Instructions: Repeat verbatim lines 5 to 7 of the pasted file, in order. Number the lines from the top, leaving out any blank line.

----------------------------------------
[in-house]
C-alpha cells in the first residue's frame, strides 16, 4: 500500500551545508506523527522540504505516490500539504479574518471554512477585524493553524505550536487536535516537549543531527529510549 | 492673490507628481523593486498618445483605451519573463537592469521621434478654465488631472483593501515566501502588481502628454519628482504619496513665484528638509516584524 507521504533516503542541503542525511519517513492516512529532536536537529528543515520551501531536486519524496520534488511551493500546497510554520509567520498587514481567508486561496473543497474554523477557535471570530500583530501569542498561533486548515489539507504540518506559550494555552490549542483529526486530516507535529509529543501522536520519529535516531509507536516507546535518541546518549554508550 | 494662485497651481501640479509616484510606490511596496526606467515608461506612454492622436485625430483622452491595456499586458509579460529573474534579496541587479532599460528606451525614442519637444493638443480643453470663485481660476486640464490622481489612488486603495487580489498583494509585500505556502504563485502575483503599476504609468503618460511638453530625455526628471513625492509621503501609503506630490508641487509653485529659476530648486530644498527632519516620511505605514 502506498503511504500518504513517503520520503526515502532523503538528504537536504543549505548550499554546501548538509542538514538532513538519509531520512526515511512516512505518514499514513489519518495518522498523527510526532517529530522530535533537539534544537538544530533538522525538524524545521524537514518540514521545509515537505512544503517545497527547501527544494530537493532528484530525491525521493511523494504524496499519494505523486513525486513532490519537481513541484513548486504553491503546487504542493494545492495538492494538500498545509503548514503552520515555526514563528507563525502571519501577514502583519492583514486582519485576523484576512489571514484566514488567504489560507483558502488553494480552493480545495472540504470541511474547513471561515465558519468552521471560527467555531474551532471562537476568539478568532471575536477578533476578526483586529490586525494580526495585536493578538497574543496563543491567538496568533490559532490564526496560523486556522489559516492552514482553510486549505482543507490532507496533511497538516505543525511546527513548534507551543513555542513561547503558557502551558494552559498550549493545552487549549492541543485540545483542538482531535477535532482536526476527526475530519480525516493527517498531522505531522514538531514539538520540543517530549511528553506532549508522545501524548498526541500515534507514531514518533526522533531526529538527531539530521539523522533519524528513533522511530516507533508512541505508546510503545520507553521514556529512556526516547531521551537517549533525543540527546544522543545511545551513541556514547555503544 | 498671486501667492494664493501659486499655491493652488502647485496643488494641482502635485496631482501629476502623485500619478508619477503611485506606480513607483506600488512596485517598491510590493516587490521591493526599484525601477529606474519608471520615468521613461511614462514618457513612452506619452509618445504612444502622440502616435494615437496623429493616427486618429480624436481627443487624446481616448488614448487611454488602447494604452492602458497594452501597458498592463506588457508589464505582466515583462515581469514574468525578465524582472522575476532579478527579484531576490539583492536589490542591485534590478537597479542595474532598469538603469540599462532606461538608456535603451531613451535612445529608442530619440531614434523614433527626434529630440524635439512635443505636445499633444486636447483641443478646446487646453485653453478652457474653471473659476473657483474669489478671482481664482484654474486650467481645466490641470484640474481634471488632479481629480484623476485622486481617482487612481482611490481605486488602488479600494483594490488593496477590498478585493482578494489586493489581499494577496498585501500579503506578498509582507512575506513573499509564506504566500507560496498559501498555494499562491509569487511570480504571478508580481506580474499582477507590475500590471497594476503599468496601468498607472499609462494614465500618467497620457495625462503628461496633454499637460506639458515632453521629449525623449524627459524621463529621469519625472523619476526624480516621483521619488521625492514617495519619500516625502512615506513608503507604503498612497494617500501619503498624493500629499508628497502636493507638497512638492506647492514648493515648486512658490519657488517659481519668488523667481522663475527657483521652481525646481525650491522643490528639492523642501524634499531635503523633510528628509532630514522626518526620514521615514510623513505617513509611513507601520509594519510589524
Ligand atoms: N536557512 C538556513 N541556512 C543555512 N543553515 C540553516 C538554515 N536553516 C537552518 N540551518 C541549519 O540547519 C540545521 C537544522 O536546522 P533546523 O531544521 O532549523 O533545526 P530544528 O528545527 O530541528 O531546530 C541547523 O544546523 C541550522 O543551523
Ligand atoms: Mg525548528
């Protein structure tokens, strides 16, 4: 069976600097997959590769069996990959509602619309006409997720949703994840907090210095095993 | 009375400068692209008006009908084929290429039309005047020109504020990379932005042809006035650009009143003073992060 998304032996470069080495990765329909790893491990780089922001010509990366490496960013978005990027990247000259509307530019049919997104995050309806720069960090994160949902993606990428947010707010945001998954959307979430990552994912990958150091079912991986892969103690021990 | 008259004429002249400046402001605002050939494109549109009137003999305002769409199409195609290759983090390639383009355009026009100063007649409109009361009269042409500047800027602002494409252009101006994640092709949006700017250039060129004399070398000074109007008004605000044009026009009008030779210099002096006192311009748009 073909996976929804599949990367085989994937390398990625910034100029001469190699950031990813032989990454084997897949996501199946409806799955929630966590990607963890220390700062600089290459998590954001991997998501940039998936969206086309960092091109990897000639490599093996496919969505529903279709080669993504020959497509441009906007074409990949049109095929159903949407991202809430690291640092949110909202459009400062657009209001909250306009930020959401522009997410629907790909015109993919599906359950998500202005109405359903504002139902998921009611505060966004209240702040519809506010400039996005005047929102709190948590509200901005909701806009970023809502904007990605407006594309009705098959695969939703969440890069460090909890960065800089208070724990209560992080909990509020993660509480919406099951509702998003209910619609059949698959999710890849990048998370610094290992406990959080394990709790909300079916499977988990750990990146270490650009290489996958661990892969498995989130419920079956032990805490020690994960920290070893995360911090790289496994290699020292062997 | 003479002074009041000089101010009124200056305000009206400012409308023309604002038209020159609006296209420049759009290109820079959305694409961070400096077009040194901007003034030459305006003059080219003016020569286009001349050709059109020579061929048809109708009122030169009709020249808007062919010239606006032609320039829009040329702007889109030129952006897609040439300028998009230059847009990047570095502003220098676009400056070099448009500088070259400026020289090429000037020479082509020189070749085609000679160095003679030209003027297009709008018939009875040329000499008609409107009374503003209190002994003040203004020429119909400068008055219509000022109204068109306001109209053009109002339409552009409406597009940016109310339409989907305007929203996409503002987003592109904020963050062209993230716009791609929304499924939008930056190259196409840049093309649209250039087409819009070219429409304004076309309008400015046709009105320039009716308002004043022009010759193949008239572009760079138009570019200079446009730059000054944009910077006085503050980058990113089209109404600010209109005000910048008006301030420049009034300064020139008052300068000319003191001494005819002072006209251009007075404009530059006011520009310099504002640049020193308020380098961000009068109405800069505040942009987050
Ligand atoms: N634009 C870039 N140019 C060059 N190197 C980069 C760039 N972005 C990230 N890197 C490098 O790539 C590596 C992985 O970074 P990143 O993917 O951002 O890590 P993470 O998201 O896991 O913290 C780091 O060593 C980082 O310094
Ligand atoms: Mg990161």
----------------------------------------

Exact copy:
């Protein structure tokens, strides 16, 4: 069976600097997959590769069996990959509602619309006409997720949703994840907090210095095993 | 009375400068692209008006009908084929290429039309005047020109504020990379932005042809006035650009009143003073992060 998304032996470069080495990765329909790893491990780089922001010509990366490496960013978005990027990247000259509307530019049919997104995050309806720069960090994160949902993606990428947010707010945001998954959307979430990552994912990958150091079912991986892969103690021990 | 008259004429002249400046402001605002050939494109549109009137003999305002769409199409195609290759983090390639383009355009026009100063007649409109009361009269042409500047800027602002494409252009101006994640092709949006700017250039060129004399070398000074109007008004605000044009026009009008030779210099002096006192311009748009 073909996976929804599949990367085989994937390398990625910034100029001469190699950031990813032989990454084997897949996501199946409806799955929630966590990607963890220390700062600089290459998590954001991997998501940039998936969206086309960092091109990897000639490599093996496919969505529903279709080669993504020959497509441009906007074409990949049109095929159903949407991202809430690291640092949110909202459009400062657009209001909250306009930020959401522009997410629907790909015109993919599906359950998500202005109405359903504002139902998921009611505060966004209240702040519809506010400039996005005047929102709190948590509200901005909701806009970023809502904007990605407006594309009705098959695969939703969440890069460090909890960065800089208070724990209560992080909990509020993660509480919406099951509702998003209910619609059949698959999710890849990048998370610094290992406990959080394990709790909300079916499977988990750990990146270490650009290489996958661990892969498995989130419920079956032990805490020690994960920290070893995360911090790289496994290699020292062997 | 003479002074009041000089101010009124200056305000009206400012409308023309604002038209020159609006296209420049759009290109820079959305694409961070400096077009040194901007003034030459305006003059080219003016020569286009001349050709059109020579061929048809109708009122030169009709020249808007062919010239606006032609320039829009040329702007889109030129952006897609040439300028998009230059847009990047570095502003220098676009400056070099448009500088070259400026020289090429000037020479082509020189070749085609000679160095003679030209003027297009709008018939009875040329000499008609409107009374503003209190002994003040203004020429119909400068008055219509000022109204068109306001109209053009109002339409552009409406597009940016109310339409989907305007929203996409503002987003592109904020963050062209993230716009791609929304499924939008930056190259196409840049093309649209250039087409819009070219429409304004076309309008400015046709009105320039009716308002004043022009010759193949008239572009760079138009570019200079446009730059000054944009910077006085503050980058990113089209109404600010209109005000910048008006301030420049009034300064020139008052300068000319003191001494005819002072006209251009007075404009530059006011520009310099504002640049020193308020380098961000009068109405800069505040942009987050
Ligand atoms: N634009 C870039 N140019 C060059 N190197 C980069 C760039 N972005 C990230 N890197 C490098 O790539 C590596 C992985 O970074 P990143 O993917 O951002 O890590 P993470 O998201 O896991 O913290 C780091 O060593 C980082 O310094
Ligand atoms: Mg990161």